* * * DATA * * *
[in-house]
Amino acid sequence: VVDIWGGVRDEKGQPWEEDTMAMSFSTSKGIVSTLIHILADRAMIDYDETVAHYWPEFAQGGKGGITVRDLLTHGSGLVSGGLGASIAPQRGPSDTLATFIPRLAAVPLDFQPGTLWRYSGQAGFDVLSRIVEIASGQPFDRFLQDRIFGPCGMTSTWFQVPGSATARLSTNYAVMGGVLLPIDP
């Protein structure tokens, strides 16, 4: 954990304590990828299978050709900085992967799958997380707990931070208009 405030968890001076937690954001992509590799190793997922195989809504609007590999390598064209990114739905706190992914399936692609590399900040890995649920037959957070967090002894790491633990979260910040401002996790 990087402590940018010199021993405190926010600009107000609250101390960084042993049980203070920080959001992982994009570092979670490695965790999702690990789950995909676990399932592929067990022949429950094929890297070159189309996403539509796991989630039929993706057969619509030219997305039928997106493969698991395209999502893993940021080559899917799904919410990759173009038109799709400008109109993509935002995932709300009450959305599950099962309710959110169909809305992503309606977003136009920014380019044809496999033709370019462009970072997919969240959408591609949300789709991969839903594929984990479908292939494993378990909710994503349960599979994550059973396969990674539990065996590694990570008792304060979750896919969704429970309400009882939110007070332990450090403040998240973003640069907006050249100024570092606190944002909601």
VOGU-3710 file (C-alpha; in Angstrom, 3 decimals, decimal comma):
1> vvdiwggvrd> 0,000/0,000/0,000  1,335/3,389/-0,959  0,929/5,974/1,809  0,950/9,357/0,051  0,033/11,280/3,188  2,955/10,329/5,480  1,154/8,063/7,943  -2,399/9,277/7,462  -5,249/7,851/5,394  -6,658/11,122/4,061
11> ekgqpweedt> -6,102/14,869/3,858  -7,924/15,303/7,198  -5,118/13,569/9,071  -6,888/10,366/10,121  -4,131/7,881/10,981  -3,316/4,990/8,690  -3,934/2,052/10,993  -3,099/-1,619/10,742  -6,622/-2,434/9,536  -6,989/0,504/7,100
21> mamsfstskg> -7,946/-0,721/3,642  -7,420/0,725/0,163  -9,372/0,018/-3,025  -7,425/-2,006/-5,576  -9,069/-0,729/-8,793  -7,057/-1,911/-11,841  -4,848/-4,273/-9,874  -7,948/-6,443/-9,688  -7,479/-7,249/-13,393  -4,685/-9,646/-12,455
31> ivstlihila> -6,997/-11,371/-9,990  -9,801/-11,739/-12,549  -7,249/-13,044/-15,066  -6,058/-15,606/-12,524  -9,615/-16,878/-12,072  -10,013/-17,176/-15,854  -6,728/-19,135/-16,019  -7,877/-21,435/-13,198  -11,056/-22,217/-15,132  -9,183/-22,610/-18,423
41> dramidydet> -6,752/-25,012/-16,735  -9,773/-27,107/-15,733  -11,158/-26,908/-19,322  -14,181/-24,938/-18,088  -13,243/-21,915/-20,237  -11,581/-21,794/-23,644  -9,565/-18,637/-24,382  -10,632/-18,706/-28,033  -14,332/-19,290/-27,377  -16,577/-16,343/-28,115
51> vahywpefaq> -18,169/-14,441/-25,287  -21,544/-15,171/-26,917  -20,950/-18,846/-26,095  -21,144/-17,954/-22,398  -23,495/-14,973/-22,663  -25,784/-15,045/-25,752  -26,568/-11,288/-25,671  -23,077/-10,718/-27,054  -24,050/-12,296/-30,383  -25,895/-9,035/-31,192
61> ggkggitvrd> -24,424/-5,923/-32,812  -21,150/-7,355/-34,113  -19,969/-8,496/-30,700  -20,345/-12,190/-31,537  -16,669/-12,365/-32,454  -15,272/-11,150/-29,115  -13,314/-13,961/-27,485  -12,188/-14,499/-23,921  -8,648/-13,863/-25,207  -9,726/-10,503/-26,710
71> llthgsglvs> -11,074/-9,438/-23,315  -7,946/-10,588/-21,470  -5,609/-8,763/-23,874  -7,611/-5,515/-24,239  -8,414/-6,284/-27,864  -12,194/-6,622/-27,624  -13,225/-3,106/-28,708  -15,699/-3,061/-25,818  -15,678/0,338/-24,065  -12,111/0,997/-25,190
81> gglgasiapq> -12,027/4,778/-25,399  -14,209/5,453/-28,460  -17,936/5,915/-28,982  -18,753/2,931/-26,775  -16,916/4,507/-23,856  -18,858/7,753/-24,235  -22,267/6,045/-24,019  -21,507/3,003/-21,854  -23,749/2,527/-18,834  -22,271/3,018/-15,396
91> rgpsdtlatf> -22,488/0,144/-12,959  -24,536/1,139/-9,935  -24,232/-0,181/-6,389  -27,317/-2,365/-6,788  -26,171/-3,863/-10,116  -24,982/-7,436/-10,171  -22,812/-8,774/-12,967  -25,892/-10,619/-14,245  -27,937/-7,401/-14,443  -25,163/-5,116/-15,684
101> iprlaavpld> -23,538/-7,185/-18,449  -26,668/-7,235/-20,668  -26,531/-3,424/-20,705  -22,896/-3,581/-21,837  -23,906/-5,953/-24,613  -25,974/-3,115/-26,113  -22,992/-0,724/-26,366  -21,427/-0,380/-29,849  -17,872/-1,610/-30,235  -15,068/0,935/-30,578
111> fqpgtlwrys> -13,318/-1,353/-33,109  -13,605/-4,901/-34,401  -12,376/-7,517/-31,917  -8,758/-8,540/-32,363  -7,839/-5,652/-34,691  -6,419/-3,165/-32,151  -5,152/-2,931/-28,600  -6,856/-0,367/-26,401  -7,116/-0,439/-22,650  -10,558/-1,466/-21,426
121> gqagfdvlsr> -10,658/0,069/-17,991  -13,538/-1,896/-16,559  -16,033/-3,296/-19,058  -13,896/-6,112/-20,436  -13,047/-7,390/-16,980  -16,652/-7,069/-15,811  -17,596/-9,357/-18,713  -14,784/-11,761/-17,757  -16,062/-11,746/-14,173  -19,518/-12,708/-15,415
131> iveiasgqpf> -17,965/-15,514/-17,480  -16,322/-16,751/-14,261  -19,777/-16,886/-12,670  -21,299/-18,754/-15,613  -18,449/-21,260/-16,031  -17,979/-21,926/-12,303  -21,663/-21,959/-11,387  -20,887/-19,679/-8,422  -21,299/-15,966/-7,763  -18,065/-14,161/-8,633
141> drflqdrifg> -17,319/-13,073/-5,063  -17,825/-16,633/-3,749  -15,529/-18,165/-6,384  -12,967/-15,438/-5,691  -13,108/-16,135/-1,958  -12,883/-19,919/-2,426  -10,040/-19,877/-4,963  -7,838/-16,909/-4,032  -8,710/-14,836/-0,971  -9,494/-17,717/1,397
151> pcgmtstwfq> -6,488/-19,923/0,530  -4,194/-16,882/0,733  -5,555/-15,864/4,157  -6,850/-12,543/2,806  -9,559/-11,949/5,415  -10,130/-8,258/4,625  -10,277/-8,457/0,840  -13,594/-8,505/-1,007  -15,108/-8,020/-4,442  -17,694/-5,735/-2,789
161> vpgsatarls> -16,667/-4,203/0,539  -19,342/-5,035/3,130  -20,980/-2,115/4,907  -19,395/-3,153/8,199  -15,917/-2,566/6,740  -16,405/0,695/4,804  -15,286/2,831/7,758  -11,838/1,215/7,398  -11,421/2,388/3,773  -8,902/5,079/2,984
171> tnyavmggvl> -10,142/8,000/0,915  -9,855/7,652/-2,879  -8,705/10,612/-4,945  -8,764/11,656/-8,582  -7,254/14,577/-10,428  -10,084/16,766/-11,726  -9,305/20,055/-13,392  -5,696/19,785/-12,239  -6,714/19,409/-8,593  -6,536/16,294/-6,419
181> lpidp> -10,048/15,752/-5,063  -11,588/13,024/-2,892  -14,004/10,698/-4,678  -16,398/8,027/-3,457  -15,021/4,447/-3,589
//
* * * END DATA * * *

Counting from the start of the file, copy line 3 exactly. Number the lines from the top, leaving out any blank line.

């Protein structure tokens, strides 16, 4: 954990304590990828299978050709900085992967799958997380707990931070208009 405030968890001076937690954001992509590799190793997922195989809504609007590999390598064209990114739905706190992914399936692609590399900040890995649920037959957070967090002894790491633990979260910040401002996790 990087402590940018010199021993405190926010600009107000609250101390960084042993049980203070920080959001992982994009570092979670490695965790999702690990789950995909676990399932592929067990022949429950094929890297070159189309996403539509796991989630039929993706057969619509030219997305039928997106493969698991395209999502893993940021080559899917799904919410990759173009038109799709400008109109993509935002995932709300009450959305599950099962309710959110169909809305992503309606977003136009920014380019044809496999033709370019462009970072997919969240959408591609949300789709991969839903594929984990479908292939494993378990909710994503349960599979994550059973396969990674539990065996590694990570008792304060979750896919969704429970309400009882939110007070332990450090403040998240973003640069907006050249100024570092606190944002909601």